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By Taylor Tepper
July 8, 2015
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I was once a young invincible. For the early part of my 20s, I arrogantly skipped health insurance and routine medical tests because I knew I was going to live forever.

Much has changed. I’m still enjoying the last year of my 20s, but with a wife and a 17-month-old child, I no longer feel indestructible. I still ache, for instance, from a kick to the ribs during a casual soccer game a couple of weeks ago; and it’s impossible to hide each morning from the grating reality that the top of my head carries less hair than it did before.

As you intertwine your life with another’s, you generally picture the positives: a lifelong partnership and family. You imagine all that you’ll experience together. You don’t quite realize, or at least I didn’t at first, that you slowly become dependent on your partner to afford your shared life.

Which is why I found a recent survey from Bankrate to be troubling: It found that 37% of parents with children under the age of 18 do not have life insurance. And among those who do, almost half carry policies with protection of less than $100,000 — barely more than two years of median household income.

Moreover, it’s not just an affordability problem: More than a quarter of those earning more than $75,000 don’t have coverage.

“This is a tough topic to talk about,” says Bankrate’s Doug Whiteman. “Life insurance is a reminder that we are mortal and don’t know when our time will be up.”

Of course, purchasing life insurance is perhaps the last thing on the minds of new parents — even in our least sleep-deprived moments, my wife and I certainly weren’t thinking about how much coverage we needed and what type. But this is a discussion you need to have with your family.

How Much Coverage?

Figuring out how large a policy you’ll need depends on a number of factors. As Money’s Kerri Anne Renzulli points out here, you’ll need to have a solid grasp on your debt, monthly spending, monthly savings, and your long-term savings goals before you know how much insurance to purchase. Ideally, your policy should cover immediate items like funeral costs as well as longer-term goals like college tuition, replacing future earnings you would have accrued.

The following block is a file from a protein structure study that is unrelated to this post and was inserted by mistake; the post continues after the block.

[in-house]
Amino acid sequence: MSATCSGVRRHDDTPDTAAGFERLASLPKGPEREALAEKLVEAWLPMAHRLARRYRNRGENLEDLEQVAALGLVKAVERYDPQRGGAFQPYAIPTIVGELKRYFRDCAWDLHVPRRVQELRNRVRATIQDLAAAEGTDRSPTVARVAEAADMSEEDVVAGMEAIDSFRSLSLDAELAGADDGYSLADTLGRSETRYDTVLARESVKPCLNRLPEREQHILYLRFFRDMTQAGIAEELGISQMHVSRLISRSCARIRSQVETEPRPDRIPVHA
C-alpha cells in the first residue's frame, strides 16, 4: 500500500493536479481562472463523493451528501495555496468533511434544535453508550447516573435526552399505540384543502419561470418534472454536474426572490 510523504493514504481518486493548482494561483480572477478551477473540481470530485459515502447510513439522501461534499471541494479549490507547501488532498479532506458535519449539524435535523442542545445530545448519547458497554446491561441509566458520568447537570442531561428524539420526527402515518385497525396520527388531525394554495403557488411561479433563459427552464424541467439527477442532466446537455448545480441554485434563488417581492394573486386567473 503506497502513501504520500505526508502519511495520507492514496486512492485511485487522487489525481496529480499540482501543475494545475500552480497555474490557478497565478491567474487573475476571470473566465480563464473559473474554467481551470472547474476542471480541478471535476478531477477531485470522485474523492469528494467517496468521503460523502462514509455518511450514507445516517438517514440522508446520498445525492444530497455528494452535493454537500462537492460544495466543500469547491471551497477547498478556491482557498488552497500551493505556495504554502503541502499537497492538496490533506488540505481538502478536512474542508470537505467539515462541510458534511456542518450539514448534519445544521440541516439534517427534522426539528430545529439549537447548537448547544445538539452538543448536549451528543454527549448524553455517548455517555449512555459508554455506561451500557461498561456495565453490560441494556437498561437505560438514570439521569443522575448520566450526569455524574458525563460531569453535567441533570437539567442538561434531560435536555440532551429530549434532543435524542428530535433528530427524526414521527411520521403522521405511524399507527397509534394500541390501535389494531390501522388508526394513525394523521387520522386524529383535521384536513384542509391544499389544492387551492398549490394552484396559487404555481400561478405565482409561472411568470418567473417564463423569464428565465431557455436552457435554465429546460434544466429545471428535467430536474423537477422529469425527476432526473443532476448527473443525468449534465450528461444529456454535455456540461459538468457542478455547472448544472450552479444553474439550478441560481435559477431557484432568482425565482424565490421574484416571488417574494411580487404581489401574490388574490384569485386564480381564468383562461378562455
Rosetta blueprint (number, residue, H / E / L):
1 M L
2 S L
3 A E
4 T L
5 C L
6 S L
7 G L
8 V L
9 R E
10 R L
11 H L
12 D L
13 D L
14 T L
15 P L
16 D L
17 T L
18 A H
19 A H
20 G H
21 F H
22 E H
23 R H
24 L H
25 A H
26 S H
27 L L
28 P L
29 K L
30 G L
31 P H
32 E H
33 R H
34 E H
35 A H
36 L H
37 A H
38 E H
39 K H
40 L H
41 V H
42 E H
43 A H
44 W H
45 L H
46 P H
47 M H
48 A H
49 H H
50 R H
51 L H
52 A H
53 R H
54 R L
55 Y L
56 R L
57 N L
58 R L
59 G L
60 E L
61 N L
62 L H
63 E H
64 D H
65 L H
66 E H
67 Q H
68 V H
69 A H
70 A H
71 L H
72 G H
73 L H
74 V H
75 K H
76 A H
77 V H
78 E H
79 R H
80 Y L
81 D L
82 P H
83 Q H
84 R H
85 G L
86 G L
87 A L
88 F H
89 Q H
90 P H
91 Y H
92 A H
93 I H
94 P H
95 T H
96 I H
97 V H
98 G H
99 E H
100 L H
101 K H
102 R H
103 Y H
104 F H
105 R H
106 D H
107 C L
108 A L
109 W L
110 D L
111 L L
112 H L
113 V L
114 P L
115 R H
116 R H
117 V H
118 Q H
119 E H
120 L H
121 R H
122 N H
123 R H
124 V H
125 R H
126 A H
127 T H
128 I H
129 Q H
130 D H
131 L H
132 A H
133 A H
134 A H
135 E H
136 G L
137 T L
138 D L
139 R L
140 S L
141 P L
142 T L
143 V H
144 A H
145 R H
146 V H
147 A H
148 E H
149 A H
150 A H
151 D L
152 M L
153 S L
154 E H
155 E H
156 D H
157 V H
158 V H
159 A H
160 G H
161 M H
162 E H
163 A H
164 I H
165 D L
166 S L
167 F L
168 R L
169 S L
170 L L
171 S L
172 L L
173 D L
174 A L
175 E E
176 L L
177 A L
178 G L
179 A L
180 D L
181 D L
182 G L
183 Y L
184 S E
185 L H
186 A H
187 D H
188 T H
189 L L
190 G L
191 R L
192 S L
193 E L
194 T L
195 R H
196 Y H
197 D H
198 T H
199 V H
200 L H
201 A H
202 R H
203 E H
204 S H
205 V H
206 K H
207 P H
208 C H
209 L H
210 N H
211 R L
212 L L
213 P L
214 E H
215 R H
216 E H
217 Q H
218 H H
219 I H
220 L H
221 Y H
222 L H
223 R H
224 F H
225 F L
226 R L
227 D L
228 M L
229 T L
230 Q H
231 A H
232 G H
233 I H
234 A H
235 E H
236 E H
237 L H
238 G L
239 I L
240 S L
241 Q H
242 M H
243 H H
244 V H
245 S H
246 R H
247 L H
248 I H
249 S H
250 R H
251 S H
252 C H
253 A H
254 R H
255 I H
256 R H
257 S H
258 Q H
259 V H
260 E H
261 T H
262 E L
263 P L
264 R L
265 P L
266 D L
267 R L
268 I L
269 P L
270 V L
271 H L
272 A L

Dallas-based financial coach and planner Katie Brewer recommends selecting a 20- to 30-year term policy that covers about 10 times your earnings. The calculator from Life Happens, which asks users to input future income needs, college expenses and debt, can help you gain a sense of how much you’ll need.

Chances are that you can find low-cost insurance options through your employer; you can also check out Mint.com’s life insurance calculator for more coverage selections. You can also hire a fee-only certified planner to walk you through your assumptions and calculations and help you find adequate coverage.

There are any number of financial obstacles you’ll incur throughout your lives that will be the source of stress and worry. How will you afford retirement in this low-rate world? Send your two kids to a good college? Withstand an unexpected career setback? In truth, these concerns can only be addressed with hard work, financial discipline, and a little luck.

But life insurance is different. It’s a relatively simple, pretty inexpensive mechanism to ensure that your loved ones needn’t worry for cash should something happen to you.

Not that anything ever will.

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